In terms of getting around corners, the FZ1’s more front-biased weight distribution is noticeable to its rider. Whereas the old bike’s front end felt a bit vague, this new version enhances what the front tire is telling its rider, aided in part by a 4mm increase in trail to 4.29 inches/109mm. This and a 10mm longer wheelbase (57.5 inches) can marginally slow a bike’s steering, but Yamaha has steepened the FZ1’s rake by a full degree, now at 25.0 degrees, which makes the big FZ steer quicker than ever. Although it’s not what we’d call flickable, the FZ1 nonetheless acquits itself well in the twisties thanks to the excellent leverage offered by the upright and wide handlebar
So, all is good with the chassis, but hustling the Yammie through the corners shows a noticeable bugaboo. The throttle response is annoyingly abrupt when the engine is at higher revs, as it is when riding quickly. Fuel shut-off is harsh on trailing throttle, and it’s even worse during reapplication of throttle, just past the apex when motorcycles need the steadying effect of a neutrally balanced chassis. So, when lean angle is at its steepest, an FZ1 rider is hesitant when dialing on the gas, sapping confidence and adding tension.
Other changes for ’06 were more successful. Conventionally mounted four-piston monoblock calipers bite on larger (but thinner) 320mm front brake rotors stolen from the R1. They combine to provide strong speed retardation, even if they don’t offer the precise feel of radial-mount calipers and master cylinders. The rear rotor’s diameter, at 245mm, is nearly an inch smaller than the one it replaces. The greater pedal force it requires makes it easy to modulate the specific amount of stomp needed, without fear of unexpectedly locking up the rear tire.
Also new for ’06 is the front and rear Kayaba suspension with 5.1 inches of travel, slightly less on both ends than previous. It’s led by a 43mm inverted fork, which unconventionally has the rebound and compression damping circuits relegated to just one leg for each; fork spring tension is adjustable on both legs. The rear shock is 13% lighter, and it too has three-way adjustments.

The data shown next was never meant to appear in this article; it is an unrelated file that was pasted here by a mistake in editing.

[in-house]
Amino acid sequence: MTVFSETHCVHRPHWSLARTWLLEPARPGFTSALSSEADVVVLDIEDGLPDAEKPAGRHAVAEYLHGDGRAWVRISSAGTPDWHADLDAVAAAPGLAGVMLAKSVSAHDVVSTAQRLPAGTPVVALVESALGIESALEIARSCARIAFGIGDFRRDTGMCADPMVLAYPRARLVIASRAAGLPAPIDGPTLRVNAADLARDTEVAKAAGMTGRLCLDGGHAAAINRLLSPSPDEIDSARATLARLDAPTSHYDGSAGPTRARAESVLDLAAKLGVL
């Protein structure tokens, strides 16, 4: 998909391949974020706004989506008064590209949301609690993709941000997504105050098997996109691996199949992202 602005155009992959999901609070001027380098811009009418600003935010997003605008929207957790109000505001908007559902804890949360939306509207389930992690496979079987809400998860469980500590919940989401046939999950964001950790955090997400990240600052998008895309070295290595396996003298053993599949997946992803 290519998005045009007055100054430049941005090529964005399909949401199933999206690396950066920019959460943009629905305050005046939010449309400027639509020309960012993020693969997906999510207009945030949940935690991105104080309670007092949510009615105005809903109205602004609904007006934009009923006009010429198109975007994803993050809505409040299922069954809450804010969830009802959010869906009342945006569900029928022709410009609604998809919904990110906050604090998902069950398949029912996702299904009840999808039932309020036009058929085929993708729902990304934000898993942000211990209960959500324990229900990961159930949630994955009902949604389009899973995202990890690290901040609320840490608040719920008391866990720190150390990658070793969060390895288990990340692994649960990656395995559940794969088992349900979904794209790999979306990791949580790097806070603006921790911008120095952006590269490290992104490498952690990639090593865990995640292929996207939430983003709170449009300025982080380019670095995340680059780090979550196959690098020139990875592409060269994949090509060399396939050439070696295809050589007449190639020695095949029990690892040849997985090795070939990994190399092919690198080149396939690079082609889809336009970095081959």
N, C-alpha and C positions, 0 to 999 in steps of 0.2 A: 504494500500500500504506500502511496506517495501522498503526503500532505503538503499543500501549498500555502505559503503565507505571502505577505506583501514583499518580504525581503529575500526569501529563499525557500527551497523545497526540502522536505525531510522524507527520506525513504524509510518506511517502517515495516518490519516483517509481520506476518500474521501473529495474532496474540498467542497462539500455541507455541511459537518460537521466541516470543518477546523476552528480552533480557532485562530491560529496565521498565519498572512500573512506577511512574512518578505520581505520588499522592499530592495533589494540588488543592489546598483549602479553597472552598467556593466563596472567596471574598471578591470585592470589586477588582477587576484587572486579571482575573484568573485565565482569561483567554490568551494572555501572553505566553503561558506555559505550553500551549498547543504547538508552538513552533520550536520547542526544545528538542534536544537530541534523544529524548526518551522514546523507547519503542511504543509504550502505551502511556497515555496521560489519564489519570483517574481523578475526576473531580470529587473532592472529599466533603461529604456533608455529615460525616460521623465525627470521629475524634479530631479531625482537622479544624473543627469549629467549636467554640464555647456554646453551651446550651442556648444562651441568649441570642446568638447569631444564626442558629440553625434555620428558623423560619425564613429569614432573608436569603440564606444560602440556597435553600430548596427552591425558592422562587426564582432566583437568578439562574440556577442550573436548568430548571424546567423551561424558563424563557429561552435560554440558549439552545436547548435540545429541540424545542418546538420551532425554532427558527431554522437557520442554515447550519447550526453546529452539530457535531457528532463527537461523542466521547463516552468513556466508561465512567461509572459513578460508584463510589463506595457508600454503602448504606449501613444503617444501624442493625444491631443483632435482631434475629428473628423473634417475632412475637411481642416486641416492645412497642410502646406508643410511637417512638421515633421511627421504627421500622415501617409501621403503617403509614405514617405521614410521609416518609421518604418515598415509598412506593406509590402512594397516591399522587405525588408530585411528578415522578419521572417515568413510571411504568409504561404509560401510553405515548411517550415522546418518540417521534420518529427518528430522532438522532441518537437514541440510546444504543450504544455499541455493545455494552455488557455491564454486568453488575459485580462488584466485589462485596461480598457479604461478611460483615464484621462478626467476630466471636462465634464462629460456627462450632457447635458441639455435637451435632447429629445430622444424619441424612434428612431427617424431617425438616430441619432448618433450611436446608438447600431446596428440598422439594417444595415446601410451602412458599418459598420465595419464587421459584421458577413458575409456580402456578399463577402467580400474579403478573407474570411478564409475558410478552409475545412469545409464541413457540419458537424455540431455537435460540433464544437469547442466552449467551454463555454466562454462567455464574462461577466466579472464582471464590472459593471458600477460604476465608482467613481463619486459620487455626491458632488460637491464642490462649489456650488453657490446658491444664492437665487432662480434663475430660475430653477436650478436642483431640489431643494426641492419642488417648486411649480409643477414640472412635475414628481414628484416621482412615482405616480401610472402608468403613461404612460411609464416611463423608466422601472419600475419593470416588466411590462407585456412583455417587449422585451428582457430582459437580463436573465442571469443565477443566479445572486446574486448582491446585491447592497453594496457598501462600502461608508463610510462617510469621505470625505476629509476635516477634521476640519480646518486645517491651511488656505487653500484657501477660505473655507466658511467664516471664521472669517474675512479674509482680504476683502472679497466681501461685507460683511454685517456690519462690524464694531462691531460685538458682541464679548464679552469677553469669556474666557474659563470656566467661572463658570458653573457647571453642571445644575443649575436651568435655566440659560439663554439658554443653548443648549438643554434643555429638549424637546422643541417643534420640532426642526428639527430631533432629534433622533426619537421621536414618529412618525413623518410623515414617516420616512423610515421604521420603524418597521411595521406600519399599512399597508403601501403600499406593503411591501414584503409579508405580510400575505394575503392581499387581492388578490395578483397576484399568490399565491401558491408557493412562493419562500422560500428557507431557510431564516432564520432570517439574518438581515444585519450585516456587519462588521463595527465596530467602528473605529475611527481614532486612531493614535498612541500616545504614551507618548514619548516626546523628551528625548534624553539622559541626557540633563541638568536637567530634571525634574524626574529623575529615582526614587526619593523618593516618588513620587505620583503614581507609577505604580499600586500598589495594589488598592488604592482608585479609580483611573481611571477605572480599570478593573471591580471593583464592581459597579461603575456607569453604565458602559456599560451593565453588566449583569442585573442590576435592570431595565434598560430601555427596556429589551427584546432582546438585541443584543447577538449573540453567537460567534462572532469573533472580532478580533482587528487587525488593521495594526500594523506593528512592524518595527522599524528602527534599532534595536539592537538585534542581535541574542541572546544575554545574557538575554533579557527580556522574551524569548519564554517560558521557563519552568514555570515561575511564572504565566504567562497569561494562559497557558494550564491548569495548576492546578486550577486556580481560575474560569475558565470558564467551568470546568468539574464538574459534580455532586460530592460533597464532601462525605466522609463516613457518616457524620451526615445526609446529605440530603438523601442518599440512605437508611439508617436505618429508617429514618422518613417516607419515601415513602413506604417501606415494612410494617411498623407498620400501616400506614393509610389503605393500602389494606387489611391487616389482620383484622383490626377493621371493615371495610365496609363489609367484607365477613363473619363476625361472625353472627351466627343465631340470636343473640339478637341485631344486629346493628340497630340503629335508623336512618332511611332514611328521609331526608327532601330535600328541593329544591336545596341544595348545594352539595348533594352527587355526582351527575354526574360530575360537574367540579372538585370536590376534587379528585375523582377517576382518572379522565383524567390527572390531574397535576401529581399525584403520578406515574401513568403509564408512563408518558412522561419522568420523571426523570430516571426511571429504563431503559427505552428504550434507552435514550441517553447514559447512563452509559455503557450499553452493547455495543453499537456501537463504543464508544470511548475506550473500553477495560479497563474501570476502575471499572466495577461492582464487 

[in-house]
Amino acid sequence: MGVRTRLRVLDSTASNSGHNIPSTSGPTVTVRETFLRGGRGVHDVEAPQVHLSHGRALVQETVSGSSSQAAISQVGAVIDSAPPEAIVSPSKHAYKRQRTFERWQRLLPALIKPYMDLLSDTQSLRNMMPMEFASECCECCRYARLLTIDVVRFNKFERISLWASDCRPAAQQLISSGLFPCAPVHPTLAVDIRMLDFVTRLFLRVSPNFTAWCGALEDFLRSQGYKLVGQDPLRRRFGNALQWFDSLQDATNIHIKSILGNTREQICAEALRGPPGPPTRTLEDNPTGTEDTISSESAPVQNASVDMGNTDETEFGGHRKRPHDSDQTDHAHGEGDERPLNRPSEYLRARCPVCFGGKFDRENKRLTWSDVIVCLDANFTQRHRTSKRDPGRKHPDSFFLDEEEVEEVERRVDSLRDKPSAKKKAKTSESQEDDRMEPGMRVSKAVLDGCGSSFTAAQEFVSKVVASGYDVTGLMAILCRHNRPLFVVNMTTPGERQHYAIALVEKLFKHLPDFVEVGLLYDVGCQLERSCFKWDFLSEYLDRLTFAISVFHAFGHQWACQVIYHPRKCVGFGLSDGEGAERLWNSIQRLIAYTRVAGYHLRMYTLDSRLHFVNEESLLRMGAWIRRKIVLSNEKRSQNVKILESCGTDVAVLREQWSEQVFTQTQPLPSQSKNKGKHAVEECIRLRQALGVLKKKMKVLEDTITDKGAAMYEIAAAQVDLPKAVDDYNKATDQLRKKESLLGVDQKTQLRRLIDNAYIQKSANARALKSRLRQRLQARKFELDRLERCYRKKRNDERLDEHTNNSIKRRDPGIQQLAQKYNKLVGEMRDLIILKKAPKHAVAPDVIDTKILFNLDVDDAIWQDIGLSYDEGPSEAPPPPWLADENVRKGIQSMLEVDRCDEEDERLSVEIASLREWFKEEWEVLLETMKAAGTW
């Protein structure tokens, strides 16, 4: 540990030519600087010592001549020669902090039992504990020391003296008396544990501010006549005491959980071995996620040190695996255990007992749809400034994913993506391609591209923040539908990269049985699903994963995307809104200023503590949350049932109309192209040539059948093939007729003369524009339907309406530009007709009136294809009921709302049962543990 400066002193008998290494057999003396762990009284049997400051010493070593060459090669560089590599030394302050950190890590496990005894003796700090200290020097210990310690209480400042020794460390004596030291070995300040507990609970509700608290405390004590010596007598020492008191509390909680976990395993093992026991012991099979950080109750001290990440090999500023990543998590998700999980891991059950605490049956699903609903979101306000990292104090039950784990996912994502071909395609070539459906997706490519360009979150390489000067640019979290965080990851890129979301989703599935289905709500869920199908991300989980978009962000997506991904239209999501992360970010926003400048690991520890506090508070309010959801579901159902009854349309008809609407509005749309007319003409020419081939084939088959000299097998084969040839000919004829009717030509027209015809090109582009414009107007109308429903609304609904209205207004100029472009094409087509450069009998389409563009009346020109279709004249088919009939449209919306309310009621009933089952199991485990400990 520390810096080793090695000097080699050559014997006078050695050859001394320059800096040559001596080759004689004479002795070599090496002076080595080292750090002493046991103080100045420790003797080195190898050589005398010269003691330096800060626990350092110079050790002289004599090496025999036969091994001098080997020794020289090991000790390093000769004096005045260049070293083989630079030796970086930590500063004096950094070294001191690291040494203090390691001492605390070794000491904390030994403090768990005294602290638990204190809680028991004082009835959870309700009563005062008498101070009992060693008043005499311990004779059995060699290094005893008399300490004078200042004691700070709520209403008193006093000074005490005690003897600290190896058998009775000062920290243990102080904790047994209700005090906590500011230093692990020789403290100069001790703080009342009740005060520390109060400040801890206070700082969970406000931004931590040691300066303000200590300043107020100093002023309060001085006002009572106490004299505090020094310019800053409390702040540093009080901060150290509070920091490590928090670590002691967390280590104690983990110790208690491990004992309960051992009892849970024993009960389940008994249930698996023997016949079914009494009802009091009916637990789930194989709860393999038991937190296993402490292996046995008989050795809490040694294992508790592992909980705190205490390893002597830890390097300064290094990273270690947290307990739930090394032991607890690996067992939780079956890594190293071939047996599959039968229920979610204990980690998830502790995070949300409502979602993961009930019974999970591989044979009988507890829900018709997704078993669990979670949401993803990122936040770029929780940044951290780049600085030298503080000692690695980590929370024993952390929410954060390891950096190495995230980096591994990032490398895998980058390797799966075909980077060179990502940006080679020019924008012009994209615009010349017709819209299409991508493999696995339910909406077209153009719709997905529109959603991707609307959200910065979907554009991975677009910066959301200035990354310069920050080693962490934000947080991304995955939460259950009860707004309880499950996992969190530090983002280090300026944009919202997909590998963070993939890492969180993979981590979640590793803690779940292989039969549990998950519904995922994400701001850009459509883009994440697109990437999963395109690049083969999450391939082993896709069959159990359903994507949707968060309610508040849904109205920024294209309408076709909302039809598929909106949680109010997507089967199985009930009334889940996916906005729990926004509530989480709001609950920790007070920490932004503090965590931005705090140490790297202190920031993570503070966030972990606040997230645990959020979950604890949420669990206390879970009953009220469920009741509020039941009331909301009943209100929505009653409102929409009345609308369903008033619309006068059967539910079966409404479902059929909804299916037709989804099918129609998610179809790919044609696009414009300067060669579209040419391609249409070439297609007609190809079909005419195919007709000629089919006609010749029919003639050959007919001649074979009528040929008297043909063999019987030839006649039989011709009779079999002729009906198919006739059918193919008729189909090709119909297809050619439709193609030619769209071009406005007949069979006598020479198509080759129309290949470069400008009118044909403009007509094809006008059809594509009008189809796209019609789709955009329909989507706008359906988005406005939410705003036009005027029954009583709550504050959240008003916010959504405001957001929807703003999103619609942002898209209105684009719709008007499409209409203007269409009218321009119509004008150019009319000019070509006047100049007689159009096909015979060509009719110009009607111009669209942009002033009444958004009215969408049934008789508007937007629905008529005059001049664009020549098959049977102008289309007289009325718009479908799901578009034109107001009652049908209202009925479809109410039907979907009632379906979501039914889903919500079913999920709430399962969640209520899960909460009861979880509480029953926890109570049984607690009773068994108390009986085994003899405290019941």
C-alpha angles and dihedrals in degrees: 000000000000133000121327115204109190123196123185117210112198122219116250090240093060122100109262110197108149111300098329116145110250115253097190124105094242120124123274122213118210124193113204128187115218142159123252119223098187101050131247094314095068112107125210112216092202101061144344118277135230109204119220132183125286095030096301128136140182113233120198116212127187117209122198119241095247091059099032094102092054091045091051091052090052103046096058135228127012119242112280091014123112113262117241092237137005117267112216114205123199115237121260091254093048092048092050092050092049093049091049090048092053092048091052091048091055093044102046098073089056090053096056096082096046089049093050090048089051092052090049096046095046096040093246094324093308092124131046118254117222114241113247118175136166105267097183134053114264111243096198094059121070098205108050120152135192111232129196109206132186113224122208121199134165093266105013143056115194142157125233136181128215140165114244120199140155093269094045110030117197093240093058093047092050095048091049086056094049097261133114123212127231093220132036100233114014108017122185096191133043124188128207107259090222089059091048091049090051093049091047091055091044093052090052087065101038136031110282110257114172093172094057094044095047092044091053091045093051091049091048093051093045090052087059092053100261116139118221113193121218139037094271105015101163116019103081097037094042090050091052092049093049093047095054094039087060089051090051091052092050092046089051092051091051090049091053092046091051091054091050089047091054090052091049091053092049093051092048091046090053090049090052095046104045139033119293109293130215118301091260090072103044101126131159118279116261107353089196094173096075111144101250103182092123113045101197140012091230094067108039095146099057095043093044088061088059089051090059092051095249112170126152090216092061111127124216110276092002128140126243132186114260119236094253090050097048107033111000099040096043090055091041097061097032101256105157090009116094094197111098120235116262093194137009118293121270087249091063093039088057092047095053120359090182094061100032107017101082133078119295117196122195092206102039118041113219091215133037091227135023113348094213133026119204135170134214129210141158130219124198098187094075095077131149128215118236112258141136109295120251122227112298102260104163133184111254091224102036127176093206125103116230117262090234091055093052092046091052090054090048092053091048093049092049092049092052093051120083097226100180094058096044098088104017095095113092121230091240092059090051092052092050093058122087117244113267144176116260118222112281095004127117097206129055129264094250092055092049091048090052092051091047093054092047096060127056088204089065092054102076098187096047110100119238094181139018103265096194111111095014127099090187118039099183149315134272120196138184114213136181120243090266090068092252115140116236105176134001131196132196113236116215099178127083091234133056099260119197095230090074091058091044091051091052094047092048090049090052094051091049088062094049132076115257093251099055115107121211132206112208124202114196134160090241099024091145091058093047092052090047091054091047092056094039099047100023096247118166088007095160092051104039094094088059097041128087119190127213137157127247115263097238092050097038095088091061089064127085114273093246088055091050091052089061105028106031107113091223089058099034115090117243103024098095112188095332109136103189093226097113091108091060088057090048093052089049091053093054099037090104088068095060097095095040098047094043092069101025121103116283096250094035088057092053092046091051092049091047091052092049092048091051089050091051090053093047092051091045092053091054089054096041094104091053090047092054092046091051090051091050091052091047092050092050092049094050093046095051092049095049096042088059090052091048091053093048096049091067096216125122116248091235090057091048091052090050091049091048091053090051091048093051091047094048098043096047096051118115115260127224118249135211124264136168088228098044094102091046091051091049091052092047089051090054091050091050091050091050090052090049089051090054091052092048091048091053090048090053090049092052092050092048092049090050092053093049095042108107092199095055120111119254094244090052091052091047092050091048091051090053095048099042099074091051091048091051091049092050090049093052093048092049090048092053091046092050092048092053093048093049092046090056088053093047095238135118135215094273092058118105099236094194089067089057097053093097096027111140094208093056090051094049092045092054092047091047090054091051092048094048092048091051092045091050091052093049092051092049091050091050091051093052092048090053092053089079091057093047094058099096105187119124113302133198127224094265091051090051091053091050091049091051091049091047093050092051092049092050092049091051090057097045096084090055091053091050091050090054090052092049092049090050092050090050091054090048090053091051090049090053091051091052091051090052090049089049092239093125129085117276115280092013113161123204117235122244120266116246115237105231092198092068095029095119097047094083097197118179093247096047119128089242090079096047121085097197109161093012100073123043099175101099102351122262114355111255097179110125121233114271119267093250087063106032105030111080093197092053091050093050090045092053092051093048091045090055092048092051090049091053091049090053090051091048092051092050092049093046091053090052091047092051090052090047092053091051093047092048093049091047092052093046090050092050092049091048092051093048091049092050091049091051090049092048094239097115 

Initially, I wasn’t impressed with the ride quality of the FZ1. It was reacting harshly to bumps, in no small part due to stiff springs. The front spring rate is more than double that of its R1 cousin, and the rear is 44% stiffer, presumably so it can better cope with the added weight of luggage and a passenger. As a 145-lb rider, this wasn’t working well for me.
After enduring stiff responses from the suspension of my test bike, I made a couple of changes that significantly improved ride quality. I took out a couple of clicks of compression damping from the left fork leg to relieve some of the harshness up front, then reduced the rear preload to the lowest of its seven positions on the handy ramped adjuster to better accommodate my light weight. These mods transformed the Fizzer from a stiff, bucking ride into one that was better able to use the available wheel travel. If I had more time for tuning, I would’ve tried less front preload, but even as it was I was fairly happy with the improvement.
A few more items from my note pad. Though I didn’t test the headlights in full darkness, the evening ride I took indicated the dual headlights throw a wide beam. The front marker lights/turnsignals reflect on the inner fairing panels, which can be seen as either cool or annoying. Also, I was surprised to see engine temperatures run at more than 215 degrees on a cool evening before the fan kicked in. The FZ1’s radiator is tiny compared to the one in the R1, though I don’t anticipate any serious cooling issues. Finally, the new fuel tank, slimmer than before, is down in capacity to 4.76 gallons. That’s an identical amount to the R1 and a bit too small for a serious road burner such as this.
In total, the FZ1 offers consumers high versatility and class-leading style for a relatively modest $9099 (less than a new R6!). Highlights are comprised of its excellent ergonomics, a greatly improved chassis and suspension, and a lighter, more nimble feel. Notable sighs include the harsh throttle response and tall gearing.
And so the new FZ1 is vastly improved yet isn’t quite perfect. After all, “into each life some rain must fall.”